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Decisions of the Superior Courts of New South Wales, 1788-1899

R v Spooner [1832] NSWSupC 94

women defendants in crime - receiving stolen goods - sentencing discretion, doubt as to guilt

Supreme Court of New South Wales

Forbes C.J., 24 November 1832

Source: Sydney Herald,  26 November 1832[1 ]


Beatrice Spooner having been placed at the bar, the Chief Justice observed that she had been convicted of receiving a certain brooch, alledged to have been stolen by some person or persons unknown, being the property of William Blackwell.  A point had been raised at the time of trial by her Counsel, to the effect, that the only evidence against her was presumption, arising out of the fact of there being found in her possession, a brooch lost three years before.  He (the Chief Justice) pointed out to the Jury, this as a circumstance in favor of the prisoner, and that the length of time which had elapsed, made the case one of doubt and difficulty - of doubt, because it might be doubtful how far a person could speak after a lapse of three years, to a brooch which he had no mark upon it - of difficulty, because it was an article sold in the market and passing from hand, it was difficult after so many years, for a party to show how she came possessed of it.  The Jury, however, had found her guilty, although he thought, justice might have been satisfied by a verdict the other way, at the same time, he had not the slightest doubt as to the propriety of the verdict, for if the Jury were satisfied as to the facts of the case, they were justified in finding that verdict.  Since the trial, he had had the assistance of his learned brethren, and they were all of opinion justice would be satisfied by her being placed before the bar of the Court and fined a light fine, which was, that she should pay a fine to the King of one shilling, and be discharged.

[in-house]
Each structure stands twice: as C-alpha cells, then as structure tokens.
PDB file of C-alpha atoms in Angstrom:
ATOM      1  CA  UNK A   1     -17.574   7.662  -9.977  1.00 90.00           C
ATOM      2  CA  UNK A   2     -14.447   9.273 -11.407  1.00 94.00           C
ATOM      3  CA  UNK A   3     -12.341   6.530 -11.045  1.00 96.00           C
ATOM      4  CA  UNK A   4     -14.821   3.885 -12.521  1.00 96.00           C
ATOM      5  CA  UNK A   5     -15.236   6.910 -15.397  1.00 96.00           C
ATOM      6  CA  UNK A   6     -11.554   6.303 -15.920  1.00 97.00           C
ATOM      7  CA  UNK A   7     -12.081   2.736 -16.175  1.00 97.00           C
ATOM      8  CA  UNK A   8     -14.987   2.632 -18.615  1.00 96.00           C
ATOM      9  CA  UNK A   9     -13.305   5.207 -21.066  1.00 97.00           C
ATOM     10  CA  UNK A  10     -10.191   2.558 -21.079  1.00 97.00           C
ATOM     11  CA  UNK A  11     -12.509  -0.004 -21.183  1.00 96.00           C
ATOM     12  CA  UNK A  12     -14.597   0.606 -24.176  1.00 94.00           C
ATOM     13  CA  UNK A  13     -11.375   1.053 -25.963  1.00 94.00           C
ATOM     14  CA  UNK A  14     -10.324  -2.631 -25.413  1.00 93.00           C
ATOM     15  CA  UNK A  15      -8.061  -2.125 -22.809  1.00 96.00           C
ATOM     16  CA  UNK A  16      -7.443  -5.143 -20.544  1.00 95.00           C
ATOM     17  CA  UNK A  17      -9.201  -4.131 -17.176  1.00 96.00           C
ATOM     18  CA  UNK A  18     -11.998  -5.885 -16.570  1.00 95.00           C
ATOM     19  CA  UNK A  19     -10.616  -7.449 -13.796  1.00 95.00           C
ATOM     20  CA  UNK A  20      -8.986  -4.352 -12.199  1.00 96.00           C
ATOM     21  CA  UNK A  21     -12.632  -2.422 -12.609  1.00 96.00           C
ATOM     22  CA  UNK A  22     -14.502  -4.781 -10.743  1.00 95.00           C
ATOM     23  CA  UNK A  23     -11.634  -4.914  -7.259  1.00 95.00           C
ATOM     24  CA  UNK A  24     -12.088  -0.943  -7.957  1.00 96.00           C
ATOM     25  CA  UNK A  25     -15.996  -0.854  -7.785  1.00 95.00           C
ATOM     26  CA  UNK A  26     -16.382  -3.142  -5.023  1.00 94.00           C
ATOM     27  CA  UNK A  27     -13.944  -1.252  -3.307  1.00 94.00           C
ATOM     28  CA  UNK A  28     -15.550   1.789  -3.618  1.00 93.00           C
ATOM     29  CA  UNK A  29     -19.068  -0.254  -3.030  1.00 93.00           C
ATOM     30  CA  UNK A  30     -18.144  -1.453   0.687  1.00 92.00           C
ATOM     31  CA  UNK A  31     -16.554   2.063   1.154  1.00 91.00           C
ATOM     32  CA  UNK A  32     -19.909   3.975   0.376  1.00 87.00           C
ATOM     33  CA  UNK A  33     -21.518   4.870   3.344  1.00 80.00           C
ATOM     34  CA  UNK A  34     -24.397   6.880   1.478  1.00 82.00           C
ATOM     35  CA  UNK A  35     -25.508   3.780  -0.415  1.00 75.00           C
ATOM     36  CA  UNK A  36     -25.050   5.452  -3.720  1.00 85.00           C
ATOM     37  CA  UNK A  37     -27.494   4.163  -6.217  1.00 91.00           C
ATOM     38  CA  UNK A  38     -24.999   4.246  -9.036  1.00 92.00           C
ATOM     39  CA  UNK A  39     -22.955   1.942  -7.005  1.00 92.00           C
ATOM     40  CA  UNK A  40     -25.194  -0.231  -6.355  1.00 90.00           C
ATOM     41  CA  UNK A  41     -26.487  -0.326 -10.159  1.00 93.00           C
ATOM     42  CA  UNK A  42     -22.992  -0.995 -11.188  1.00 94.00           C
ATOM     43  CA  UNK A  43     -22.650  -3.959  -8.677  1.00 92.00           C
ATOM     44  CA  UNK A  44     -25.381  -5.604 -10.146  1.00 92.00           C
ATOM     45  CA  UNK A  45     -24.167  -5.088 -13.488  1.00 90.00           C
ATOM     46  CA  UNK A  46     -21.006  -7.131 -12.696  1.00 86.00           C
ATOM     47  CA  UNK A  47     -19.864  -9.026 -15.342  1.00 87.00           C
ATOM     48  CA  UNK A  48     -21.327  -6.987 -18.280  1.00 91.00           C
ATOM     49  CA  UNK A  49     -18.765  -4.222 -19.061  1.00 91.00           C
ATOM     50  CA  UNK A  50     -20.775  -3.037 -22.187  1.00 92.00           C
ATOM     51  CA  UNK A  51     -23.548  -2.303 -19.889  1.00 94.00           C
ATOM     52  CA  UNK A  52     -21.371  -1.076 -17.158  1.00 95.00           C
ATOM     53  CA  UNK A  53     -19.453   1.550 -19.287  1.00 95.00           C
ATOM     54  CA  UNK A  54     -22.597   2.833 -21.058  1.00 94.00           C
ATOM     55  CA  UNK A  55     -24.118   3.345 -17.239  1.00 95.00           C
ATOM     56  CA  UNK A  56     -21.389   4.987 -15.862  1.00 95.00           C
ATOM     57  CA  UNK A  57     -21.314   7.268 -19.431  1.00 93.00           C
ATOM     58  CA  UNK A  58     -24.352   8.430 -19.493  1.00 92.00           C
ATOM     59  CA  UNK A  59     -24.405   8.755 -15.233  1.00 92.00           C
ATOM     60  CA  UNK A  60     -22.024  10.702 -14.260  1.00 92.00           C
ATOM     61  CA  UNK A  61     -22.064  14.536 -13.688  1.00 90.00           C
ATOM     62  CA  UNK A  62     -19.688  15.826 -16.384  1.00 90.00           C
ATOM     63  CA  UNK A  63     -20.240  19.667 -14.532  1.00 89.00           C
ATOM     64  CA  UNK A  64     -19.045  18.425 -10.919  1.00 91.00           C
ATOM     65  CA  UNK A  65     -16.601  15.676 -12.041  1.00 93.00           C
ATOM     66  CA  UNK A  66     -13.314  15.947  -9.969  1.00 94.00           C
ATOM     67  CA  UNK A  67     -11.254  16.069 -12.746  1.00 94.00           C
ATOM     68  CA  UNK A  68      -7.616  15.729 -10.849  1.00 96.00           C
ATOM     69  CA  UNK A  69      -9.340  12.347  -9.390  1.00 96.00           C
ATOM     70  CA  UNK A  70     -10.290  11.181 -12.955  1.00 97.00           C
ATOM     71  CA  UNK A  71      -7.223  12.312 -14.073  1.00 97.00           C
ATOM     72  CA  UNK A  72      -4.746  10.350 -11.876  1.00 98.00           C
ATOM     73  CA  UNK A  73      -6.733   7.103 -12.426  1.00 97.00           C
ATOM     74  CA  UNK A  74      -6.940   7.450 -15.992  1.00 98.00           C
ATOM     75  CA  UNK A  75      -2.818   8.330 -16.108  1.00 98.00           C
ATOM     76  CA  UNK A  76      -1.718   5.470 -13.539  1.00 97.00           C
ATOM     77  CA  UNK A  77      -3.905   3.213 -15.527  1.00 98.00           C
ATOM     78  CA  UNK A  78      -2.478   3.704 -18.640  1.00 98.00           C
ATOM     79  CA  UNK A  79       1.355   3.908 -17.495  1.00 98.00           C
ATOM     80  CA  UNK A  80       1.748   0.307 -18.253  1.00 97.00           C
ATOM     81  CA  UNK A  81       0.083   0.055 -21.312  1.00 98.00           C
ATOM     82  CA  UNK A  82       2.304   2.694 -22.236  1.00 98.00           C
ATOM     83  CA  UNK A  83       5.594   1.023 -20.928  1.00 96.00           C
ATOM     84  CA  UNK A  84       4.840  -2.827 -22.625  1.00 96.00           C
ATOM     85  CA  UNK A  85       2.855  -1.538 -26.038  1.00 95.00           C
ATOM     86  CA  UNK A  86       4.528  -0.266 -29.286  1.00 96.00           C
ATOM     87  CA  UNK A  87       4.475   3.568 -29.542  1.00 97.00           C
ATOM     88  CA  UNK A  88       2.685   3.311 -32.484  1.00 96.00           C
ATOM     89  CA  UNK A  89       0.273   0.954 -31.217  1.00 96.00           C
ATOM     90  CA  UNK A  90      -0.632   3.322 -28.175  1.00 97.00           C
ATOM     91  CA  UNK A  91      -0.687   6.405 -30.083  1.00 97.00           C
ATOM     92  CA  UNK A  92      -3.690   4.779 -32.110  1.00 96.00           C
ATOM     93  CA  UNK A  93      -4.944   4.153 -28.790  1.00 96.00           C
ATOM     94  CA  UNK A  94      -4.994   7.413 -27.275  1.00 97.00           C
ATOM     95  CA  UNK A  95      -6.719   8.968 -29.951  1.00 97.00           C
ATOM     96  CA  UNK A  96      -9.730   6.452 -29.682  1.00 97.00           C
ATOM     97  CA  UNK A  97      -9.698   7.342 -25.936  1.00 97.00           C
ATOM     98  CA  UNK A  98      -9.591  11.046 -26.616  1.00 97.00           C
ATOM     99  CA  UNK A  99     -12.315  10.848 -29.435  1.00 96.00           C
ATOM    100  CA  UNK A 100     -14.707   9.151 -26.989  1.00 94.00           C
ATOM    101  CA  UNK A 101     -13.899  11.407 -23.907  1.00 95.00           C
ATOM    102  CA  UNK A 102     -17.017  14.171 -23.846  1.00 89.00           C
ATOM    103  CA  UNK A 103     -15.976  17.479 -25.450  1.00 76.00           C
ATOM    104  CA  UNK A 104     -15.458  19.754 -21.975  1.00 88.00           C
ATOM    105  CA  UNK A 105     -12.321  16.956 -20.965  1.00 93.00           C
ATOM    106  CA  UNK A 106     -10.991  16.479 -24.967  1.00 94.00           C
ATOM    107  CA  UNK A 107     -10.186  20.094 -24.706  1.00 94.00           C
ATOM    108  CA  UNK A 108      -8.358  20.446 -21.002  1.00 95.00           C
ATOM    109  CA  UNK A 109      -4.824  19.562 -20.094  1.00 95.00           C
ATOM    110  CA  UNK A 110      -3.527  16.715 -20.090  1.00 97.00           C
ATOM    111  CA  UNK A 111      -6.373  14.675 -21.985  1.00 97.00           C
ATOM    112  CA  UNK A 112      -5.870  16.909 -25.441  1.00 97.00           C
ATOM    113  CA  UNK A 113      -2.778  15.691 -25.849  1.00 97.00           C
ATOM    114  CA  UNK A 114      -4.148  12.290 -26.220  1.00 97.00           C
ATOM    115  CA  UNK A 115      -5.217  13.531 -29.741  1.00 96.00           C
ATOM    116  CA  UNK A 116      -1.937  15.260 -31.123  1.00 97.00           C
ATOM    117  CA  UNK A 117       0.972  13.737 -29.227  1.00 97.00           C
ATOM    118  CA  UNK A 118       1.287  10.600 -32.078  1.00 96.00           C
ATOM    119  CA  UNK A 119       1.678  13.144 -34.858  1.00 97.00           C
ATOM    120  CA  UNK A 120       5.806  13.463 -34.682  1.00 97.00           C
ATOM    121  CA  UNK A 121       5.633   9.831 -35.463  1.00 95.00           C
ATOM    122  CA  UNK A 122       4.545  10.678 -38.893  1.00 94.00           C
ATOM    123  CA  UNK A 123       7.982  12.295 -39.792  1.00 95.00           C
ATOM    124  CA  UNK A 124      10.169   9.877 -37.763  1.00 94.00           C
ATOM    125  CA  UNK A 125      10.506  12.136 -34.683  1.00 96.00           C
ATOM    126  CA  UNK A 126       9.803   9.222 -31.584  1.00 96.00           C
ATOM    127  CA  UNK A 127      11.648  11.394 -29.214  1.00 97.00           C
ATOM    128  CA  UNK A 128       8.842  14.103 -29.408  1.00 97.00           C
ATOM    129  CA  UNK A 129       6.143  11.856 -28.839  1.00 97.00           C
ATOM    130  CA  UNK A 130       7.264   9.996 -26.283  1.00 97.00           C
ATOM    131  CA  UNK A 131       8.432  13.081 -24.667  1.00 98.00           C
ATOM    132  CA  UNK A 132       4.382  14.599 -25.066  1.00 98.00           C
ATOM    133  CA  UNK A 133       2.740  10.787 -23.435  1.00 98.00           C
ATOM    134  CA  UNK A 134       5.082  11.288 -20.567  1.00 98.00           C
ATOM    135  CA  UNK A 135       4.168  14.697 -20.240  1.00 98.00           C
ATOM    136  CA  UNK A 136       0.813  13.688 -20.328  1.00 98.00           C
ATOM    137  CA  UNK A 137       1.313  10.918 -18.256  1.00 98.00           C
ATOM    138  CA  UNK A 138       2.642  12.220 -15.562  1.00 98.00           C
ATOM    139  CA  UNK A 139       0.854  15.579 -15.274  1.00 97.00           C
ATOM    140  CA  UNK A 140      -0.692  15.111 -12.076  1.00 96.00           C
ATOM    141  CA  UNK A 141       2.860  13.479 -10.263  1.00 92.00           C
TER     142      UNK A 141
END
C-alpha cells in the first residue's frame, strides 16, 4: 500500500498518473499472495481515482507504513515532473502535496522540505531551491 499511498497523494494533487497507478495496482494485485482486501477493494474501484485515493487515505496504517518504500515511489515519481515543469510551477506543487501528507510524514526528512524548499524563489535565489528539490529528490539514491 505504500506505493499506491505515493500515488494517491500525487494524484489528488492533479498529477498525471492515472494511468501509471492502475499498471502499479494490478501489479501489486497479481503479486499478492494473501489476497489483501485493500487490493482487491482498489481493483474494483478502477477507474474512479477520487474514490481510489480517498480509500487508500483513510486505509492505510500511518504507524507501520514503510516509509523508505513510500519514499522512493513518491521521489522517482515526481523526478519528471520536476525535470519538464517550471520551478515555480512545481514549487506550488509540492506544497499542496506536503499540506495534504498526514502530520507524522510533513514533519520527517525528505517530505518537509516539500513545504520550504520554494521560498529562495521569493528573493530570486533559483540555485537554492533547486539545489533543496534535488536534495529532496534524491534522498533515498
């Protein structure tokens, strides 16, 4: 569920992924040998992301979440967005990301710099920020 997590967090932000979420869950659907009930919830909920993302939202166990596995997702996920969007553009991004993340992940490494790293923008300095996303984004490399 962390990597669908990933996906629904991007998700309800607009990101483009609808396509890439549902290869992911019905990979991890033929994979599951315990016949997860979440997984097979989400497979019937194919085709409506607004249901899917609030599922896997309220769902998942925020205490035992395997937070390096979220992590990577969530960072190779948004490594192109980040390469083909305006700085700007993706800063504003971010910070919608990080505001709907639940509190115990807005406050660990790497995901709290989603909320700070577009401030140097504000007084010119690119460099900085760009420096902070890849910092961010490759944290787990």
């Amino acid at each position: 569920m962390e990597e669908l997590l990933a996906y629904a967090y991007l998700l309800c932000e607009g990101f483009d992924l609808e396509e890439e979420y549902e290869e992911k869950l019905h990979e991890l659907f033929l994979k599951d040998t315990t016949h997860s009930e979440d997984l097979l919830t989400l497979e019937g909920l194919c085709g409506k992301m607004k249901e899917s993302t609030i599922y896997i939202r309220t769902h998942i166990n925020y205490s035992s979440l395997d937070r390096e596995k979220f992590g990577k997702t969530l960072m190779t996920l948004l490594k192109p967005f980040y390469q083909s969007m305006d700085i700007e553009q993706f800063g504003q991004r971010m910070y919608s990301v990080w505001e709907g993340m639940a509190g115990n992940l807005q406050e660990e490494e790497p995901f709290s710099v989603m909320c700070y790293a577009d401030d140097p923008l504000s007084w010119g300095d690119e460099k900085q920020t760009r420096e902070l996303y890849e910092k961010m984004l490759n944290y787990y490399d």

[1 ] See also Australian, 30 November 1832; Sydney Gazette, 27 November 1832; Dowling,Proceedings of the Supreme Court, Vol. 78, Archives Office of New South Wales, 2/3261, p. 205.

For another receiving case in 1832, see R. v. Kain, Dowling, Select Cases, Archives Office of N.S.W., 2/3466, p. 133 (summarised at pp 133-134 as follows: ``Where a prisoner was indicted for knowingly receiving goods stolen by TL who was convicted of that offence before the summary jurisdiction as a prisoner of the Crown.  Held that the record of his conviction was not necessary to be produced, if the fact of stealing can be proved by an eye witness in order to support the case against the receiver."); Dowling, Proceedings of the Supreme Court, Vol. 63, p. 38, Archives Office of New South Wales, 2/3246.

Published by the Division of Law, Macquarie University